I must confess to being rather saddened this morning to read Roger Highfield’s New Scientist blog on the state of nanotechnology in the UK.  Hot on the heels of reports that the company Nanoco is threatening to leave Britain for more fertile grounds, it left me wondering what has happened to the promise of ten years ago, when the UK was without doubt a player in the nanotech arena.  But the real sadness comes from that fact that, beyond the nanotech hype, nanoscale science and engineering are without doubt going to underpin some of the most significant technological breakthroughs of the coming years – and the UK is in severe danger of missing the boat.

Having left the UK eleven years ago to work in the US, I have retained a deep and personal interest in how Britain has invested in nanotechnology.  Back in 2004, the UK was at the forefront of the movement to develop economically strong and socially responsive nanotechnologies – the country was home to some of the world’s most prominent experts in the field; interdisciplinary research centers in Oxford and Cambridge were breaking new ground under internationally recognized leadership;  companies like Oxford-based Oxonica were paving the way to developing exciting new nanotech products; researchers in Edinburgh were leading the world in nanomaterial safety research; and the Royal Society set the pace globally developing this new technology responsibly.  Even in the US, where funding vastly outmatched that available in the UK, British research, innovation and action were having a sizable impact.

Working closely with the US and international nanotechnology community, I couldn’t help but be just a little bit proud of what the UK was achieving, and excited by where things were going.

So what went wrong?

Sitting here three thousand miles away, I’m not too sure.  Certainly rapid turnover in UK government nanotechnology leadership didn’t help sustain momentum here – the team that was leading the charge in the early 2000’s had moved on by the late 2000’s, with no clear succession plan in place.  What started as a clear vision and strategy appeared to get bogged down in uncomprehending bureaucracy.  R&D funding was not forthcoming and – more importantly – was not fully leveraged to ensure strategic impact.  And moves to ensure the safe development of nanotechnology ended up dominating the field- quite possibly at the expense of innovation.

There must be a lot more to the story than this, and I would be interested in hearing from people who have been in the thick of the rise and fall of UK nanotechnology over the past decade.  But without a doubt, the UK has moved from being a leader in the field to something of a straggler.

A personal experience I didn’t write about at the time foreshadowed this nearly two years ago.  I was in London for a series of events that happened to coincide with  a meeting of the UK Nanotechnologies Stakeholder Forum, overseen by DEFRA – the Department for Environment Food and Rural Affairs.  As I was in the area and had some time, I went along.  At the time I was Chief Science Advisor to the Project on Emerging Nanotechnologies, and involved with working with and advising governments and organizations around the world on nanotechnology.  Given my work at the time, you’d have thought this might have been an opportunity for the forum to squeeze me for all I was worth on the current state of play of nanotechnology in the US and around the world.  As it was, I was relegated to being a passive observer – and not asked once to contribute to the meeting. (Just in case my memory was playing tricks I checked – these are the minutes of that meeting, where you can read my eloquently short contributions!).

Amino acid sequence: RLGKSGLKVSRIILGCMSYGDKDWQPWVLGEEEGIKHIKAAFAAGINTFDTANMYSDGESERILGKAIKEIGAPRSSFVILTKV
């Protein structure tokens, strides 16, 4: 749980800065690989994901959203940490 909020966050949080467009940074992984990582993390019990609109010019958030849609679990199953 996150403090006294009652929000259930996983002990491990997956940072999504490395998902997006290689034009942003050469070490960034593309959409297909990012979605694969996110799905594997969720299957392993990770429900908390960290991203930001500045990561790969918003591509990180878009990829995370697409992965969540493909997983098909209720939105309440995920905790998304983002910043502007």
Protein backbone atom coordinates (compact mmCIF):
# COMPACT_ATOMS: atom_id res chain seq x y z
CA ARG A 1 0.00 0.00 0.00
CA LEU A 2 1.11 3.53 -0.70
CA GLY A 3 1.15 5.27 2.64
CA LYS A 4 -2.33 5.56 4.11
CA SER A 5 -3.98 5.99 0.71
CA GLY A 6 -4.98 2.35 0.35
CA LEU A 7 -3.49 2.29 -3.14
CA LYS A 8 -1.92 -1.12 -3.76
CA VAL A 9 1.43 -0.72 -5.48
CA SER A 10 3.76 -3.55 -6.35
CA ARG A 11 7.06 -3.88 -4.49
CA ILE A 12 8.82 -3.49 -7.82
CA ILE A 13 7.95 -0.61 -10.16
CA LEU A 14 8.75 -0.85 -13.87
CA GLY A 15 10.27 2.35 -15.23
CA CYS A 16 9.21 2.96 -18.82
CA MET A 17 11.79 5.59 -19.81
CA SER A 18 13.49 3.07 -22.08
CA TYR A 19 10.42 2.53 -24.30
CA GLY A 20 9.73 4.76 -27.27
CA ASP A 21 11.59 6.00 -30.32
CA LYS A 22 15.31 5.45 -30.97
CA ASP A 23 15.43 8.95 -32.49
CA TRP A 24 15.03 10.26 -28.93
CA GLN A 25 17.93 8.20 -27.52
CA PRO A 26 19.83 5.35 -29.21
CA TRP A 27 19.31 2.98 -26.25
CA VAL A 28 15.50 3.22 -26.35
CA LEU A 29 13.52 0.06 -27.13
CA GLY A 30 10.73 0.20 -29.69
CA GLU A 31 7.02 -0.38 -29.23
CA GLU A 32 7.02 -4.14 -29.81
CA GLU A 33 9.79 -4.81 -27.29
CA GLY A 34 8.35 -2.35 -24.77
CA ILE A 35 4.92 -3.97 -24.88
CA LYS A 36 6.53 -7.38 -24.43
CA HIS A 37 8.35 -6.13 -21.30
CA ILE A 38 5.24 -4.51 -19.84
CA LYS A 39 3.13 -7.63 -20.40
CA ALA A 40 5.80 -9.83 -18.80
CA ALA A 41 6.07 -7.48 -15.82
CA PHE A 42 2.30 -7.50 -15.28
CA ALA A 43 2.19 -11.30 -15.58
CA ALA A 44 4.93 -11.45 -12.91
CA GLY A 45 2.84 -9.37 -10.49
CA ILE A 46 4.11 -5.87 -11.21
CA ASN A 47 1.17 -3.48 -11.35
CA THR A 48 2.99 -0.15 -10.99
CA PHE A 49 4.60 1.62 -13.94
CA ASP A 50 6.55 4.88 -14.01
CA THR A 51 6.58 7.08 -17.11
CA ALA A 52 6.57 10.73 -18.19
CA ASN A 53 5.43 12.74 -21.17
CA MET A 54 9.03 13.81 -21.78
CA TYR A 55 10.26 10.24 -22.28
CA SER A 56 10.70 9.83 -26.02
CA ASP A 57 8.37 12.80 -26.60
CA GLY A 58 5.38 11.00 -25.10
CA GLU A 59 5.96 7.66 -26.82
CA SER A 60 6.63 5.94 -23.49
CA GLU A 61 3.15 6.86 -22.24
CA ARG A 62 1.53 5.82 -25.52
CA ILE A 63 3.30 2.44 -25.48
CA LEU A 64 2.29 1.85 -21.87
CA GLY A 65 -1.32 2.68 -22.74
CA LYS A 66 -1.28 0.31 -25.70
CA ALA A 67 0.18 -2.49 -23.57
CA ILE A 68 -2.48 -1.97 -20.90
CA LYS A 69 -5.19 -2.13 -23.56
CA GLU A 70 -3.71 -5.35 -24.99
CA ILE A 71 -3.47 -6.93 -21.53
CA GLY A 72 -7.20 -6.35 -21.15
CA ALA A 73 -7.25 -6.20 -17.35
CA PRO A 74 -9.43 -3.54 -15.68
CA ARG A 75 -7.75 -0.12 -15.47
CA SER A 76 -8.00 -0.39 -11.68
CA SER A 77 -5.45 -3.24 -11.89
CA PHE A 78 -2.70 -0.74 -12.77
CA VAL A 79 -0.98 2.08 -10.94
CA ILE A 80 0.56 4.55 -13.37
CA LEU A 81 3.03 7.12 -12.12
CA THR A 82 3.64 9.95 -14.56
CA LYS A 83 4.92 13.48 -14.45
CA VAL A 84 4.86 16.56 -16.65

The point here is not that I was ignored – that doesn’t bother me – but that the organizers of the main UK stakeholder forum on nanotechnology didn’t even realize that they could have pumped me for insider information on stuff that was directly relevant to nanotechnology in the UK.  Or they didn’t care – one of the other.

Two years on, nanotechnology in the UK is a shadow of its former self, and successful nanotech companies are threatening to move away – at a time when the commercial opportunities of nanoscale science and engineering are becoming increasingly clear.

Here I must clarify that I am often a little down on the brand of “nanotechnology” – there a lot of hype, re-branding and marketing associated with the term.  But beyond the brand, the science and engineering of working at the nanoscale – using the fundamental building blocks of everything in innovative and imaginative ways – is sound.  Whether in the area of materials, biology, or at the intersection of the two, the coming decades are going to be dominated by economies that have invested in the expertise, tools and frameworks to exploit nanoscale engineering and technology.

And in this emerging world, where will the UK be?

Andrew Maynard